I know this is a lot, but the average child under the age of one year old spends 90 minutes a day watching some sort of screen. By the time they reach the teen years most kids are averaging over 7 hours of screen time a day. That means whoever is generating what is on the screen your child is watching has your child’s heart, mind and soul in the palm of their hands. Make sure it is in the best possible hands – or just turn it off. Don’t abdicate that much of your child’s training time to someone who is teaching your child inaccurate information.

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Thereasa Winnett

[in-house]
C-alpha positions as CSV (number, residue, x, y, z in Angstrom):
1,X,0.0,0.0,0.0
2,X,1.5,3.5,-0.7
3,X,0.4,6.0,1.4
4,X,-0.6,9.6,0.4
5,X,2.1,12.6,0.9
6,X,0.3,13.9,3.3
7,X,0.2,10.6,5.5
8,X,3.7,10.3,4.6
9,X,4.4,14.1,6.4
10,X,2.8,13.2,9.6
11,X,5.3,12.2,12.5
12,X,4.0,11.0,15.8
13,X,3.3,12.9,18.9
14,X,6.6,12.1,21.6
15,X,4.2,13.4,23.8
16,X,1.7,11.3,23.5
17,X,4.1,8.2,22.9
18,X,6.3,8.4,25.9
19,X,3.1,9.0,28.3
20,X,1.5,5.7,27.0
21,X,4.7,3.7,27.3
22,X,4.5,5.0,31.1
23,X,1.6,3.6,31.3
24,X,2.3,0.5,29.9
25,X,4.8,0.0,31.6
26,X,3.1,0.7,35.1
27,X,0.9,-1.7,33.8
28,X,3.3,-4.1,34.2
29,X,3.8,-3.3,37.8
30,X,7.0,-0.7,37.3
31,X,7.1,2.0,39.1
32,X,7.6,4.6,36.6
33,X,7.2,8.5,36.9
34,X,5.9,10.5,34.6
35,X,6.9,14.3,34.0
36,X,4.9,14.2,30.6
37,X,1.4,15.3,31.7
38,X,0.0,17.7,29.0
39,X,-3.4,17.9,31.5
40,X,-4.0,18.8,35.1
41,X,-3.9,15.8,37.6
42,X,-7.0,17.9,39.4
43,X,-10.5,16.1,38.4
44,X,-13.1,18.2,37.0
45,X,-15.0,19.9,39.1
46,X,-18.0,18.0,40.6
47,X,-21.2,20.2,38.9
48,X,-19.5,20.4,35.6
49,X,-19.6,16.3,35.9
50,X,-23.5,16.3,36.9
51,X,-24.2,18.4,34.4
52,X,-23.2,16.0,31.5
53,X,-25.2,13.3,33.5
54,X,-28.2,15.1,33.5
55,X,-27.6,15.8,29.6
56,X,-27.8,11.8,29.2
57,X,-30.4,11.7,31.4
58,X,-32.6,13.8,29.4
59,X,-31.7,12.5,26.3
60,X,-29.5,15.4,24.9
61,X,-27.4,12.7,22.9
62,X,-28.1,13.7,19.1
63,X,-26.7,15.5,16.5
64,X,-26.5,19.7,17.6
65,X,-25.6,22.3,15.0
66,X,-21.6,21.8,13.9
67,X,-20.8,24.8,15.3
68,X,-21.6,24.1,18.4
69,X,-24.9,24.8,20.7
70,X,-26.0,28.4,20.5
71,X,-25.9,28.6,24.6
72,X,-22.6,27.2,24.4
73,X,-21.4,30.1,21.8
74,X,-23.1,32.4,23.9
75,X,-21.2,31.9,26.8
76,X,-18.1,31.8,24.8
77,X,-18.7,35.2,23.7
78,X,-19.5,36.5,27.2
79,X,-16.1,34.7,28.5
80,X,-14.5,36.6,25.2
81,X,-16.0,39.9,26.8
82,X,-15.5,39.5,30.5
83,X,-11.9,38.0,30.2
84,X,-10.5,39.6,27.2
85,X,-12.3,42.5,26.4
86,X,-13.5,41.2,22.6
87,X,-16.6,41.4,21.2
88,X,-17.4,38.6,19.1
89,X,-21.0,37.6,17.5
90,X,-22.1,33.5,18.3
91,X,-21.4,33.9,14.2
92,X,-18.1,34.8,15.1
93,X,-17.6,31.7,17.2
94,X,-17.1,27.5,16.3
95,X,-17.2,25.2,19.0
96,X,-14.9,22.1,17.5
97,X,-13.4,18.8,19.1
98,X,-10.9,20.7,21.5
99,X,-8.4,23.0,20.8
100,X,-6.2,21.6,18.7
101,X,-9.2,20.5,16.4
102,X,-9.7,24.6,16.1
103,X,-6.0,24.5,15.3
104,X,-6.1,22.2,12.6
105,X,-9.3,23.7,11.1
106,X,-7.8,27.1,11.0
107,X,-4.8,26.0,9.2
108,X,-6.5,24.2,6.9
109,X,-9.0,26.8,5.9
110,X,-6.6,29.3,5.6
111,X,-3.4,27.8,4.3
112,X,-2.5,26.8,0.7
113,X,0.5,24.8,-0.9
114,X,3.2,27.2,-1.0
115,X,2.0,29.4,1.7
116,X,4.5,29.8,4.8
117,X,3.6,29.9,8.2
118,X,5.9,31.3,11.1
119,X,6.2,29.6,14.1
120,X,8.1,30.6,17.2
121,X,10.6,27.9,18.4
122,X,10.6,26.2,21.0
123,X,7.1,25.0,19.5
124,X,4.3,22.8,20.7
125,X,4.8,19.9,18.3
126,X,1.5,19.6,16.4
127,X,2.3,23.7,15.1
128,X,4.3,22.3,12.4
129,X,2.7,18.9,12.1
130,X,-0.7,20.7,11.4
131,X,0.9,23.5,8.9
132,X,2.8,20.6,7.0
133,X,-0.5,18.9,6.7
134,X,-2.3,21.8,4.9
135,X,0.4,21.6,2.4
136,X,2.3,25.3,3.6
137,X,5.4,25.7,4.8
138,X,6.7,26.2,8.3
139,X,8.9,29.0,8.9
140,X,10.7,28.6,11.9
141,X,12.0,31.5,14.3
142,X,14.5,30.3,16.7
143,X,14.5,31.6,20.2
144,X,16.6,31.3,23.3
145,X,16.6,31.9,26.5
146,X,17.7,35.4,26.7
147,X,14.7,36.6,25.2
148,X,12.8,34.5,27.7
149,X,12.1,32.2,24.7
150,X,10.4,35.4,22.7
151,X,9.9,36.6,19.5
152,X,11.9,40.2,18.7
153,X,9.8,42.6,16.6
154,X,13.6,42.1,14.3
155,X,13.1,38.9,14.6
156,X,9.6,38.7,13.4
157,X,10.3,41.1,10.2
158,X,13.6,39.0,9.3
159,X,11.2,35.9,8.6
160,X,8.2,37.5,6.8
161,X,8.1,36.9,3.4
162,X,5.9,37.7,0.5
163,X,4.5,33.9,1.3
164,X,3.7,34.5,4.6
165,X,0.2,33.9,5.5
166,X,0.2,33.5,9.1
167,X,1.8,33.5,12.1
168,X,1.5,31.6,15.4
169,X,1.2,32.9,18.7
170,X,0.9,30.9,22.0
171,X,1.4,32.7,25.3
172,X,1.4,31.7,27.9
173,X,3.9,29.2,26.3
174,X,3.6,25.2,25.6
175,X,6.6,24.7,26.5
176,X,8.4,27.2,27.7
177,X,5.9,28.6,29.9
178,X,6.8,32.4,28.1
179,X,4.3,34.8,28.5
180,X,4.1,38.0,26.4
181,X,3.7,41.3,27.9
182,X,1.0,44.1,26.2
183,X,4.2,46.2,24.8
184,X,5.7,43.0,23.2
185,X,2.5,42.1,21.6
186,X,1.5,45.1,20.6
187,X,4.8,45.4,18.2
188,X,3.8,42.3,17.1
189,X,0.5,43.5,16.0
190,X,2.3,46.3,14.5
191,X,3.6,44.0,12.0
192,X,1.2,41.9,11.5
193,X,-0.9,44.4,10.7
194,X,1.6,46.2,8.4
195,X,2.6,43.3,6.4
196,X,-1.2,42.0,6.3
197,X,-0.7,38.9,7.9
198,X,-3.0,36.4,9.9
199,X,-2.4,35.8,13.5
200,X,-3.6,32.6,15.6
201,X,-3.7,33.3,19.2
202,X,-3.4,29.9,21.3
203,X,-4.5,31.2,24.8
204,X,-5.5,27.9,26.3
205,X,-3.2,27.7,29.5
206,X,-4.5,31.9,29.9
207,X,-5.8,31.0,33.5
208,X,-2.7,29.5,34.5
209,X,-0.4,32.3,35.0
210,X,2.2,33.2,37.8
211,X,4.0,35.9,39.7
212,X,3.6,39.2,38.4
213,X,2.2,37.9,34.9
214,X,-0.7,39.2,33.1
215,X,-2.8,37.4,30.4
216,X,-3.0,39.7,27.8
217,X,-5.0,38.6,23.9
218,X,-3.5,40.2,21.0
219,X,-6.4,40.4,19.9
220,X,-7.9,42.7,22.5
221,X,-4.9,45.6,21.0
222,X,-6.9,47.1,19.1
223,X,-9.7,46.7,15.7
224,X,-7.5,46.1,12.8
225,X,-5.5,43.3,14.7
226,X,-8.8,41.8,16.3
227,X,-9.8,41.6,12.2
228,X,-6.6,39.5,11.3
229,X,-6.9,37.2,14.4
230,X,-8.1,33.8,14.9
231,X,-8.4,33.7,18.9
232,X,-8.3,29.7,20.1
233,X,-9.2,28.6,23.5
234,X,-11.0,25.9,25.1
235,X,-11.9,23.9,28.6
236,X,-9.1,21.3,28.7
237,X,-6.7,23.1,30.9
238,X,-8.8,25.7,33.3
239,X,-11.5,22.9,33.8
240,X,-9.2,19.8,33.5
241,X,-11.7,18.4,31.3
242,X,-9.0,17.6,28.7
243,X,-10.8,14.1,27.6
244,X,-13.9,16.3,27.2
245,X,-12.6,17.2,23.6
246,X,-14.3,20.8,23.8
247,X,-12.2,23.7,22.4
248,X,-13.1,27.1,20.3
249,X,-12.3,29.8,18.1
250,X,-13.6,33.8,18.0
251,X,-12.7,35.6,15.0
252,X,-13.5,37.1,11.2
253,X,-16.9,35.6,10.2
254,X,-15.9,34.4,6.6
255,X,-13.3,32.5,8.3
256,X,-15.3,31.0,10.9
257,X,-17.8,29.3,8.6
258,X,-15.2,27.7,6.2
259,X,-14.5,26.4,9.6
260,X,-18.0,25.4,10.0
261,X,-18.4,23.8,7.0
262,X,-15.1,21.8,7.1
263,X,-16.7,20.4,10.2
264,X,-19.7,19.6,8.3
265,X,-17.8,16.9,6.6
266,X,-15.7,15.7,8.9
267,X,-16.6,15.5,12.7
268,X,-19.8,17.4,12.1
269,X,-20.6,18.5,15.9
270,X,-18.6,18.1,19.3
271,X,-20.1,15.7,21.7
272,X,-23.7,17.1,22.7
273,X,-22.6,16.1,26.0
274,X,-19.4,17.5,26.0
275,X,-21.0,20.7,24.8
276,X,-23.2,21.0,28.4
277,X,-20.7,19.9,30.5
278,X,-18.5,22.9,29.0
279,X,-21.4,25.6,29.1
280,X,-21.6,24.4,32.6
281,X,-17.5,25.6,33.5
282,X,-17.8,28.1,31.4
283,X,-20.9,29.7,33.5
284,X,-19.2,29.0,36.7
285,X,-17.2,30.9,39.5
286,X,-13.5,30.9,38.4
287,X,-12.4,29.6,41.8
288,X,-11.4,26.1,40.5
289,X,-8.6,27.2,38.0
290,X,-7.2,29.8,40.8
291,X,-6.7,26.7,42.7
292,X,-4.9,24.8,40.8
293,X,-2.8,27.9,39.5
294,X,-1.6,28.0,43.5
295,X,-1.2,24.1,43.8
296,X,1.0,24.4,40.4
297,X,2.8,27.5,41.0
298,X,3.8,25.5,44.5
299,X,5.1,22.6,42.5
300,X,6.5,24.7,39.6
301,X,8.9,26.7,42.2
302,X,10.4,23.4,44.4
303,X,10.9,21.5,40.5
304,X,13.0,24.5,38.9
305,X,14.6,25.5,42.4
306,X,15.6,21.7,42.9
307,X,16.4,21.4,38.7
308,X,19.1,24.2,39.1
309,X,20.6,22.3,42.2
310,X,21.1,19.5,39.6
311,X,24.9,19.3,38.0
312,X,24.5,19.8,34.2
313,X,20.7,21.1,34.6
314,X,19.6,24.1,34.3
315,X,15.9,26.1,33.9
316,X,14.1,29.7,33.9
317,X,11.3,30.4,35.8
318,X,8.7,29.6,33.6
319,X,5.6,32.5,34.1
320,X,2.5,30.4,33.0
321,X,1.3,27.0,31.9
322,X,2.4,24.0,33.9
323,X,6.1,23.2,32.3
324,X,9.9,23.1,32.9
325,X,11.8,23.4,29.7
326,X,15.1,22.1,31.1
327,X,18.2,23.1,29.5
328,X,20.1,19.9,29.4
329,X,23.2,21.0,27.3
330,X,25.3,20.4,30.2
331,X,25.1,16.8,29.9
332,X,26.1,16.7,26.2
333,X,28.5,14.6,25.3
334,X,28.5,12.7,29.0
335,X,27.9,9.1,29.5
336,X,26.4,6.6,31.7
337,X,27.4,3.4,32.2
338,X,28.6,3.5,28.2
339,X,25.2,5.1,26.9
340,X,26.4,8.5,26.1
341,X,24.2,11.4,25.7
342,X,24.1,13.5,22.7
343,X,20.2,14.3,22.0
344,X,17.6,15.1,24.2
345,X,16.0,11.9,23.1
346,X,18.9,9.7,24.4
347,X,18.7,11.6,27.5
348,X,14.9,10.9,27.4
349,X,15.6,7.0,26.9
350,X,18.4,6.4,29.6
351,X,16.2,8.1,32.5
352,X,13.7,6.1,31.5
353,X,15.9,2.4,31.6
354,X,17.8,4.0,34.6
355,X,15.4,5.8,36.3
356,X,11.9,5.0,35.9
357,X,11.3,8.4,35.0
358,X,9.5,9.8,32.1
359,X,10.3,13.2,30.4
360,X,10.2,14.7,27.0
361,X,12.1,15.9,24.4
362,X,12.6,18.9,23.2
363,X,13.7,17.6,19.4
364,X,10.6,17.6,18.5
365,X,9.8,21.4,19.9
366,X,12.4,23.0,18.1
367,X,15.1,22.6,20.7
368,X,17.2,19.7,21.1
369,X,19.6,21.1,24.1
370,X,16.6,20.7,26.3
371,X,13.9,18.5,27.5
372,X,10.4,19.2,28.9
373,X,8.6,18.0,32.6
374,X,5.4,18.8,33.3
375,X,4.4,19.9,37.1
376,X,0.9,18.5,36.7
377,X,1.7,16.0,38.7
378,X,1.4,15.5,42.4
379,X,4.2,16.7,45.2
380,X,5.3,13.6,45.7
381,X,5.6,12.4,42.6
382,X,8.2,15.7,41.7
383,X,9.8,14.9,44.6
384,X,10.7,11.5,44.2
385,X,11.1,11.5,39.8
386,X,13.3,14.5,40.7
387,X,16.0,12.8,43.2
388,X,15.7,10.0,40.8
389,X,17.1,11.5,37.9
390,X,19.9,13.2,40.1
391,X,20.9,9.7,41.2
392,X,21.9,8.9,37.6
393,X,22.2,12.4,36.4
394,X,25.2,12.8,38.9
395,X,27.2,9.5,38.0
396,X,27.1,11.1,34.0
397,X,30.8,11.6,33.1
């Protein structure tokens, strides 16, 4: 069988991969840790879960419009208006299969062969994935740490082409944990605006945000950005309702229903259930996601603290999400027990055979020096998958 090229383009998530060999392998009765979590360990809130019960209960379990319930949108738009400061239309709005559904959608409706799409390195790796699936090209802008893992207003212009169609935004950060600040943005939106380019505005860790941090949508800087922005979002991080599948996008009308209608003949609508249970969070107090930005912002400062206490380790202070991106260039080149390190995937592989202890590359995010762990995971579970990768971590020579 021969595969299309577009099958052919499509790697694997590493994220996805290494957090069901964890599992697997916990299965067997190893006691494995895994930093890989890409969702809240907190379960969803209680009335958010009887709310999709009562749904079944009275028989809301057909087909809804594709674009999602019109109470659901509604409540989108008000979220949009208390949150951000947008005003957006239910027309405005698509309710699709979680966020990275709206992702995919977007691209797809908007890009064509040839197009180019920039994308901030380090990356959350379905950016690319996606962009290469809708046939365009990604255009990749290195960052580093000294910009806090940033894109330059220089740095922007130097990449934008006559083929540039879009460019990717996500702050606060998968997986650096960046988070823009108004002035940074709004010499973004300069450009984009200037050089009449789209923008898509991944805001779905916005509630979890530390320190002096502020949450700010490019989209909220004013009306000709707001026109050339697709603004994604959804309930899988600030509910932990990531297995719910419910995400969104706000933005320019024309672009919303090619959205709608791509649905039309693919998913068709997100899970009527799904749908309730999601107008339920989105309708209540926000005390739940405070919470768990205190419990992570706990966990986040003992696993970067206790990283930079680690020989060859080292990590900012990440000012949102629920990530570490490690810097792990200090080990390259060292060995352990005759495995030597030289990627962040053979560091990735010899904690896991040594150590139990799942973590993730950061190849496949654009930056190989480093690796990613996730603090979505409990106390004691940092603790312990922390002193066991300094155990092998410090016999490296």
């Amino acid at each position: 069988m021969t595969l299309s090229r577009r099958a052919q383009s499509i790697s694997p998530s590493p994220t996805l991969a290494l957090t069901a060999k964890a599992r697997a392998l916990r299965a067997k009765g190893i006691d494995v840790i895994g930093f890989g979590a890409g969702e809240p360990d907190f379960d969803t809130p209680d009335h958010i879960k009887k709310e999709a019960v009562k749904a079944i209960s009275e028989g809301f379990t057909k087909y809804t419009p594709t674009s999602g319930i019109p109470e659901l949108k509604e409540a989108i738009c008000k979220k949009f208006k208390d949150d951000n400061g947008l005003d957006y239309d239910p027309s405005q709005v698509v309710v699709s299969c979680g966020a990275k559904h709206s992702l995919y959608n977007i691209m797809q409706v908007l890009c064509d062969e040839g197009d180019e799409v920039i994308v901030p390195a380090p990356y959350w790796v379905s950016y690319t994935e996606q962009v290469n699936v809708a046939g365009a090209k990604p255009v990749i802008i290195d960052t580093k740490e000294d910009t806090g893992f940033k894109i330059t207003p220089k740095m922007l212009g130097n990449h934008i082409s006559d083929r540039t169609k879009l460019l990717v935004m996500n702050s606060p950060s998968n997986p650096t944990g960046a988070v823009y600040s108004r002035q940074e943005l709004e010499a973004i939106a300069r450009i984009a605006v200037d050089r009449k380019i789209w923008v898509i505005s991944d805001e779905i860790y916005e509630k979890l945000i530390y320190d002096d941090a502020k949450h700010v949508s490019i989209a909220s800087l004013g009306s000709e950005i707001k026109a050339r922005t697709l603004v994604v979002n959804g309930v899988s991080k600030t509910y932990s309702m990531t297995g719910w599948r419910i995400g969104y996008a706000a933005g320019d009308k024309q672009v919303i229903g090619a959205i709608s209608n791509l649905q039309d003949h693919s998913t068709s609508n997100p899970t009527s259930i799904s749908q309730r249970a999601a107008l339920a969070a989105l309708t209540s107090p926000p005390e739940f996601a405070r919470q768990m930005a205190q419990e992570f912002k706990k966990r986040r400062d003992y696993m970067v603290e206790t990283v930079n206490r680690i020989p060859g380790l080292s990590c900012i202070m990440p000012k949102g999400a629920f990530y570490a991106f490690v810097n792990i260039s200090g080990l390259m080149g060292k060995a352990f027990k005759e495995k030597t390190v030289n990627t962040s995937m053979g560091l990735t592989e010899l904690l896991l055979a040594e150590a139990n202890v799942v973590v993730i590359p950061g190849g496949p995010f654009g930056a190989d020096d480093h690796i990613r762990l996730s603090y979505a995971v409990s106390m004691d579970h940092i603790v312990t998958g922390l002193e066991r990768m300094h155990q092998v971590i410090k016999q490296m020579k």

Thereasa Winnett is the founder of Teach One Reach One and blogger at Parenting Like Hannah. She holds a BA in education from the College of William and Mary. She has served in all areas of ministry to children and teens for more than thirty years and regularly leads workshops for ministries and churches. She has conducted numerous workshops, including sessions at Points of Light’s National Conference on Volunteering and Service, the National Urban Ministry Conference, Pepperdine Bible Lectures, and Lipscomb’s Summer Celebration. Thereasa lives in Atlanta, GA with her husband Greg, where she enjoys reading, knitting, traveling and cooking.